Sorry for the light posting lately. It’s the summer news doldrums and I am gearing up for a trial. At any rate, herewith the latest from the legal blogosphere:
- Back in June, I blogged about how missed medications cost us $250 billion a year, dwarfing the cost of medical malpractice. If we could only get everyone to take their meds as scheduled, perhaps through text messaging, I theorized, we could save about twelve percent of our annual health care tab.
Well now FICO, the credit score agency, is going to start rating people on how compliant they are with doctor’s orders. Good patients will get high Medication Adherence Scores and bad patients will get low ratings.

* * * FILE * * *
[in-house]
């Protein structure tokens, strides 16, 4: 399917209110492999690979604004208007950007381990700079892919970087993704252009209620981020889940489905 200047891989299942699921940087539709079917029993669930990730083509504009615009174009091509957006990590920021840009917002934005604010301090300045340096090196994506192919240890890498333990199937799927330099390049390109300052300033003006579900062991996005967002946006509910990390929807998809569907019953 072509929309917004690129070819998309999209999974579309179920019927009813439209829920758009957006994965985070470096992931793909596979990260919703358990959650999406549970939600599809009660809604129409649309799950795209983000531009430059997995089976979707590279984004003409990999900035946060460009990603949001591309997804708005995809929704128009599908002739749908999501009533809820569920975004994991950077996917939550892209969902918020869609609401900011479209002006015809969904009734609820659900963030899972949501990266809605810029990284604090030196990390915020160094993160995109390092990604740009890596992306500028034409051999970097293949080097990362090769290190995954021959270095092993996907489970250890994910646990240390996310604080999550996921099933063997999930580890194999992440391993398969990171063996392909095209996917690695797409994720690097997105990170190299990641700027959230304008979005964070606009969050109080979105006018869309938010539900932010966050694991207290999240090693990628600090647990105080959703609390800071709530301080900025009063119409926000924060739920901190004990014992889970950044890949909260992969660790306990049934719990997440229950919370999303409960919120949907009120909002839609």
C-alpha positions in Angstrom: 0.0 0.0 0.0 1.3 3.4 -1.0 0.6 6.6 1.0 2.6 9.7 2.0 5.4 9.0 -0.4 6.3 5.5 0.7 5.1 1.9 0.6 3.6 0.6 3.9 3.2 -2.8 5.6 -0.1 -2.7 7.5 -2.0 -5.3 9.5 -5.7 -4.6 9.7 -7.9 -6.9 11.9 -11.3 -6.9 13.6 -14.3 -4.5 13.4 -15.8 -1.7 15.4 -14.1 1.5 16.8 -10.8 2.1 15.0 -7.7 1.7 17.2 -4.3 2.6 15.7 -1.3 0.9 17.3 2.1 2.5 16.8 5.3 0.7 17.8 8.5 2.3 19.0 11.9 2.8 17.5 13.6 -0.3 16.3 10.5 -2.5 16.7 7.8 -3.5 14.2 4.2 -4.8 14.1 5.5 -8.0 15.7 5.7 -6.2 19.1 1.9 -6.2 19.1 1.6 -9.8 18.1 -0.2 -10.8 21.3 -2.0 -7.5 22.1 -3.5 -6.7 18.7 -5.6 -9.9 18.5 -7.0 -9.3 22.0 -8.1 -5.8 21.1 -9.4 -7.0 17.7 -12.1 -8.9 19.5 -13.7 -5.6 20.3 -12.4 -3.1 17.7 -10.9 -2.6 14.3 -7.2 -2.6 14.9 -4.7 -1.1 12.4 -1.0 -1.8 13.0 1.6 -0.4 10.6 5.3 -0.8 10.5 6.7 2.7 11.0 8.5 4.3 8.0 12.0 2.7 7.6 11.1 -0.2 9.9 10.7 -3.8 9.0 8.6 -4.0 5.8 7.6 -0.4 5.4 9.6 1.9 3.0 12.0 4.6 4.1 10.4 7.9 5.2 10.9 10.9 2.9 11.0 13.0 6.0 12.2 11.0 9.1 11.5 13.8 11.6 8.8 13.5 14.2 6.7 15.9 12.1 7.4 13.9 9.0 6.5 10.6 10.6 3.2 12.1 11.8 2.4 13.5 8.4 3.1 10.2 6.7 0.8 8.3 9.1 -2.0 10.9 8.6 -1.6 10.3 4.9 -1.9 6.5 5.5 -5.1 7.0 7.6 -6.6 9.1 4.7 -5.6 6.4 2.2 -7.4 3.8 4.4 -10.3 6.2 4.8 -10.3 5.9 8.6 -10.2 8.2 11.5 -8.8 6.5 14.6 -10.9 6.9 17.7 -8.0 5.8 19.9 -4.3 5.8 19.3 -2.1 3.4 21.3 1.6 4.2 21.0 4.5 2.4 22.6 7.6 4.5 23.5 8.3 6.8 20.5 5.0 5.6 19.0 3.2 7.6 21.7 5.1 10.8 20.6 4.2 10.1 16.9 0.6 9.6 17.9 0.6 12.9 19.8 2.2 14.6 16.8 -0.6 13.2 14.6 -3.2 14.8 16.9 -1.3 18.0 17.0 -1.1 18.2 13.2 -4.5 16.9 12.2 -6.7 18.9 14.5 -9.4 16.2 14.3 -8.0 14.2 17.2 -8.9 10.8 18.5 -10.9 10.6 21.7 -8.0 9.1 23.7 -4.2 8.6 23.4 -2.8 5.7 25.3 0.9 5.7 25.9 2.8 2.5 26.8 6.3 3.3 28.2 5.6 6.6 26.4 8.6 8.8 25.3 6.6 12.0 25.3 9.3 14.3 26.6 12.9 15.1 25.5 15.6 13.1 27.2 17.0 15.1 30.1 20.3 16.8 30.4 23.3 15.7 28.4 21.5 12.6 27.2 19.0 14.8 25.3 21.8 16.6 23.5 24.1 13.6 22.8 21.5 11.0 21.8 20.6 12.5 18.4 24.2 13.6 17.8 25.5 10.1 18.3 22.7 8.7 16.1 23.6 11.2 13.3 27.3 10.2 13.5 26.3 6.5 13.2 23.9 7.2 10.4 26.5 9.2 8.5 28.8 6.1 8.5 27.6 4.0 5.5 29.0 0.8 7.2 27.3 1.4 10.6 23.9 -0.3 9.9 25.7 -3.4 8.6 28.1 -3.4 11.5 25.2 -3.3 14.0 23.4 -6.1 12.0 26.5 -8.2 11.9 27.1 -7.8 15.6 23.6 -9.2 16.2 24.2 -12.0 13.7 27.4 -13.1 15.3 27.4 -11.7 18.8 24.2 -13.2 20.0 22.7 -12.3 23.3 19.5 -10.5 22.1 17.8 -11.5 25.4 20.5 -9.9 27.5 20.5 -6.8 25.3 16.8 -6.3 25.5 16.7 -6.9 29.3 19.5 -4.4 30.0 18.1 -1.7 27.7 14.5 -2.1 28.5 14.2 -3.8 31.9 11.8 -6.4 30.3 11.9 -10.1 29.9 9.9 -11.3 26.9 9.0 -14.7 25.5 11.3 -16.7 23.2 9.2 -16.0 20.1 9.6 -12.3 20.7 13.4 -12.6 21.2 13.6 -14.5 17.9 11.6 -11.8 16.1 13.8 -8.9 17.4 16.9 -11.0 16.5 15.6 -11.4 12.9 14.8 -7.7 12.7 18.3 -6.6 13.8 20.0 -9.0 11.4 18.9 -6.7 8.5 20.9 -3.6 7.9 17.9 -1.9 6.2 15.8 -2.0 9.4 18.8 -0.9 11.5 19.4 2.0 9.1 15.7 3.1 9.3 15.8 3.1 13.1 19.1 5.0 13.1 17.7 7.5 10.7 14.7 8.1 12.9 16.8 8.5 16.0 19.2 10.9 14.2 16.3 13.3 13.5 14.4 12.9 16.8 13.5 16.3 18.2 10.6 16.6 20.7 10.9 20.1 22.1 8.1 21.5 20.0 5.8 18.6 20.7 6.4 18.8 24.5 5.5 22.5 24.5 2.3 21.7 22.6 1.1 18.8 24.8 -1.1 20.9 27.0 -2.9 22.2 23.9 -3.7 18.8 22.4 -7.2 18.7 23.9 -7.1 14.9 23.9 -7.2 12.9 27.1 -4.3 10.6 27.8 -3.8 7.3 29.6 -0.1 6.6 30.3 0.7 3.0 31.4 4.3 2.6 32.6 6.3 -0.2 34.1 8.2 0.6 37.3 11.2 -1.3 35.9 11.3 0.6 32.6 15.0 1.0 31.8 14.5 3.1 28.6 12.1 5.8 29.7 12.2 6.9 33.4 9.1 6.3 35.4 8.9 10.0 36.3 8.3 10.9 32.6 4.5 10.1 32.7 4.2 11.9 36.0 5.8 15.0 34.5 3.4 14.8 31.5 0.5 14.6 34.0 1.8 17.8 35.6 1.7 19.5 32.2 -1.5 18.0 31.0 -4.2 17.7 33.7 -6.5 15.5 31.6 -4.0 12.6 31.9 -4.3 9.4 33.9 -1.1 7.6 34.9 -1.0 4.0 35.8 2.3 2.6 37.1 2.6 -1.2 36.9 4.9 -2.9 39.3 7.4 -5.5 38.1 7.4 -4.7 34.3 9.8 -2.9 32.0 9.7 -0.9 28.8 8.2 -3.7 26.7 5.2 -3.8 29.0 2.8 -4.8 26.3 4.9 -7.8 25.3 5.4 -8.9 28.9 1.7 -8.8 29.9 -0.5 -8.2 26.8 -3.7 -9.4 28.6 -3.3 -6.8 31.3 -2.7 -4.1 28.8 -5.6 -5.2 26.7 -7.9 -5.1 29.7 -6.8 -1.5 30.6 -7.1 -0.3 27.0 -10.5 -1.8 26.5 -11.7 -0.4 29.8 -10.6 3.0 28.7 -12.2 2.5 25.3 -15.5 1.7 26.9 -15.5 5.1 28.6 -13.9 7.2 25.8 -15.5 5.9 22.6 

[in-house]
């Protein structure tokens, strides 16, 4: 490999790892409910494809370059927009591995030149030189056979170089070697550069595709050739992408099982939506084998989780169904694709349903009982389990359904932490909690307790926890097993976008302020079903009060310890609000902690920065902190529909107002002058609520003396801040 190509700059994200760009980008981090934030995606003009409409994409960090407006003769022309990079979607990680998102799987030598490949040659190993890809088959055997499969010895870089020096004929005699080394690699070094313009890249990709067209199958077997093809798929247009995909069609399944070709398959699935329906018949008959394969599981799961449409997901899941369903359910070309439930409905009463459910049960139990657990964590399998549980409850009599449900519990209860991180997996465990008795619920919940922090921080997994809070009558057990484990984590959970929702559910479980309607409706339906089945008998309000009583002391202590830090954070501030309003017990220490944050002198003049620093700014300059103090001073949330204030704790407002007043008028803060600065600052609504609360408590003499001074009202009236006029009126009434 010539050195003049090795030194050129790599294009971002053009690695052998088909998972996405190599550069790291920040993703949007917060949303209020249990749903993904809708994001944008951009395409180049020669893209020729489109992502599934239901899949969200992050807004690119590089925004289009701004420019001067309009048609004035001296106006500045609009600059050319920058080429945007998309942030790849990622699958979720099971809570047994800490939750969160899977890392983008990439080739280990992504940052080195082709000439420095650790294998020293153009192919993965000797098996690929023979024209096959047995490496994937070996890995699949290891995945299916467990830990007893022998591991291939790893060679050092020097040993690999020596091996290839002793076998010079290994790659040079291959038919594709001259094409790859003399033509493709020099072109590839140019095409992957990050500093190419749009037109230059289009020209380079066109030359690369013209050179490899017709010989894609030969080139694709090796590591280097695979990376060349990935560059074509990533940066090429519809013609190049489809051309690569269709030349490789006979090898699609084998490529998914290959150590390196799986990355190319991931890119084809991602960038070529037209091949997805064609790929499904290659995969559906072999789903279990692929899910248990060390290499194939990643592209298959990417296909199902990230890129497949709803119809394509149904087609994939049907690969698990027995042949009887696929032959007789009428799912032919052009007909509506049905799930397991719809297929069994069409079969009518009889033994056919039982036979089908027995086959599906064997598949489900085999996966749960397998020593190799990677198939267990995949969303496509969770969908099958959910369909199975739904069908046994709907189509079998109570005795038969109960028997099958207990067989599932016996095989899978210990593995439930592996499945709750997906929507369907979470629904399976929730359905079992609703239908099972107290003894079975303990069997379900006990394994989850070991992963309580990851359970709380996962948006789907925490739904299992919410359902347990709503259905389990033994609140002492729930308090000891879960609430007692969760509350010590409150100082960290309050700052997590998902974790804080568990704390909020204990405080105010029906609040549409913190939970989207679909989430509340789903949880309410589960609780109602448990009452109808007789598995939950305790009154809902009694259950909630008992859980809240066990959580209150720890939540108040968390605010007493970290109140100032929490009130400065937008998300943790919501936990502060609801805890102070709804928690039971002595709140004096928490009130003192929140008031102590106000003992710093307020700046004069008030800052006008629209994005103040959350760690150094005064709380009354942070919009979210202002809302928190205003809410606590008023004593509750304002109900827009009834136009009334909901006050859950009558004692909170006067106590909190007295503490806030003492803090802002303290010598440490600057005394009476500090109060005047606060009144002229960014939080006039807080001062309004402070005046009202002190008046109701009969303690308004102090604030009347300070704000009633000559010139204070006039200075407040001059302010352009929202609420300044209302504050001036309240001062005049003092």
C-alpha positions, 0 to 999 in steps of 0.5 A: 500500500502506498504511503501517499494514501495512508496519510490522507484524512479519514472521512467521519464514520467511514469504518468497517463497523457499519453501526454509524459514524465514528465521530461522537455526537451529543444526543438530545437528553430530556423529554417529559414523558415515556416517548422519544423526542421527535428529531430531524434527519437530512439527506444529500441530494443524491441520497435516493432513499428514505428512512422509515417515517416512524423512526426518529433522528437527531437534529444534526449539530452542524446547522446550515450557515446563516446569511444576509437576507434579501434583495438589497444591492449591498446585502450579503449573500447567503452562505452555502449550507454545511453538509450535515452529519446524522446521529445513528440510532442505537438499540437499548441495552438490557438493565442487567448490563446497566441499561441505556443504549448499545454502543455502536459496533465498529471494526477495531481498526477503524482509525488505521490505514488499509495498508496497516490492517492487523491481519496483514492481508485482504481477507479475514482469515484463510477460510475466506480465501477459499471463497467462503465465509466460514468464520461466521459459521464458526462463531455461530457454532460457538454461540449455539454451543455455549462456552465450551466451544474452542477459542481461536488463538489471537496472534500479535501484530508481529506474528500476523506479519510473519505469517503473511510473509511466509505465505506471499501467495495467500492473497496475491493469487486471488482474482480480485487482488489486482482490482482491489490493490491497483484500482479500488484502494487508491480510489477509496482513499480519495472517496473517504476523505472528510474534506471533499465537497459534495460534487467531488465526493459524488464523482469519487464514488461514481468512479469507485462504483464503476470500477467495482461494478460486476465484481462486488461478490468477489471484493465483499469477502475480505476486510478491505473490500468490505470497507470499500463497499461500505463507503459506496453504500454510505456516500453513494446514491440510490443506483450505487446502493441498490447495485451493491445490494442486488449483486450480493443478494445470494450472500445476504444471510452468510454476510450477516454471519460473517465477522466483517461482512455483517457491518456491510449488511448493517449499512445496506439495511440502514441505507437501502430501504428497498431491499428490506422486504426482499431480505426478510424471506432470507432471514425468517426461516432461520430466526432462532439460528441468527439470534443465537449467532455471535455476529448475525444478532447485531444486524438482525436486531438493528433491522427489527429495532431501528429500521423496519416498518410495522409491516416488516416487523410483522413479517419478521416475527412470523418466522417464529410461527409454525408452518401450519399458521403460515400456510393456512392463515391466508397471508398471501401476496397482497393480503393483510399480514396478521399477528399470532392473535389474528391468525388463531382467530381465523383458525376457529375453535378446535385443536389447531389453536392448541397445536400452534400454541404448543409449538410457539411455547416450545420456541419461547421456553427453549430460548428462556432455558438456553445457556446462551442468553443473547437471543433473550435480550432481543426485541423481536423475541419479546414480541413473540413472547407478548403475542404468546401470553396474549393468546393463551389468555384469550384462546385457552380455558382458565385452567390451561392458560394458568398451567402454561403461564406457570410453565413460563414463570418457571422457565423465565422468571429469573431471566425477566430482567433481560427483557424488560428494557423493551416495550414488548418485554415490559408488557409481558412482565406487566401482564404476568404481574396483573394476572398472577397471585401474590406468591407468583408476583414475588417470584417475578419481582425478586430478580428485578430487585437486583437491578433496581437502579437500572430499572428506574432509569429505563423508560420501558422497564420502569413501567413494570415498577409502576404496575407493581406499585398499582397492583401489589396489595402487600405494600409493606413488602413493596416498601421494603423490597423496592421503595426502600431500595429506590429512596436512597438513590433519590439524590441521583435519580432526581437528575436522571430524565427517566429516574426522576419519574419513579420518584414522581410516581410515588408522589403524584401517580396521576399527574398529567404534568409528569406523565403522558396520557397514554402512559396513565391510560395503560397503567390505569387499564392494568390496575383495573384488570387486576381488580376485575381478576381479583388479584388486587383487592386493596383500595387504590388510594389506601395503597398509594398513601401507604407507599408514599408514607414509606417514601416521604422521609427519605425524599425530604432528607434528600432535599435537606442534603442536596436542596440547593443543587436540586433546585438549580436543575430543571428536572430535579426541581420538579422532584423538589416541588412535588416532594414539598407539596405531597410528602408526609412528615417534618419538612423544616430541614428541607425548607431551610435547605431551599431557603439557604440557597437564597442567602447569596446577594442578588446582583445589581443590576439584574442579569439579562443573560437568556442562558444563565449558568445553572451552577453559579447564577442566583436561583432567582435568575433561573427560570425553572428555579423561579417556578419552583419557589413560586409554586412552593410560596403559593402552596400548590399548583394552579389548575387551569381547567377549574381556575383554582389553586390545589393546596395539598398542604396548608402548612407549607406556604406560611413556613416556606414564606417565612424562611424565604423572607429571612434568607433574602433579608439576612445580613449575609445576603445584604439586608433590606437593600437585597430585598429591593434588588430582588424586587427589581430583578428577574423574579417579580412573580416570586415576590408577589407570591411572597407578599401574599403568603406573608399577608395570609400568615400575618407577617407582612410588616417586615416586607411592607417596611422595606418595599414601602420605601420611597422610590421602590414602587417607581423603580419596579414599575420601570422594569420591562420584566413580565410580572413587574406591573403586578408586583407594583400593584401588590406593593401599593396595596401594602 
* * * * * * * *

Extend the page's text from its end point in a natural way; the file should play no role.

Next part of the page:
Is this a way to reap a lot of savings? Or will it simply lead to the same kinds of abuses and discrimination that law professor Frank Pasquale and others have highlighted in their criticisms of the credit rating agencies’ credit rating machinations? Stay tuned.
- According to a new study published in the New England Journal of Medicine, only twenty percent of medical malpractice cases result in a payout to the patient. Given that medical malpractice lawsuits are incredibly expensive for plaintiff’s lawyers to bring, it is no surprise that the study’s author, Amitabh Chandra, declares, “A lawyer would have to be an idiot to bring a frivolous [medical malpractice] case to court.”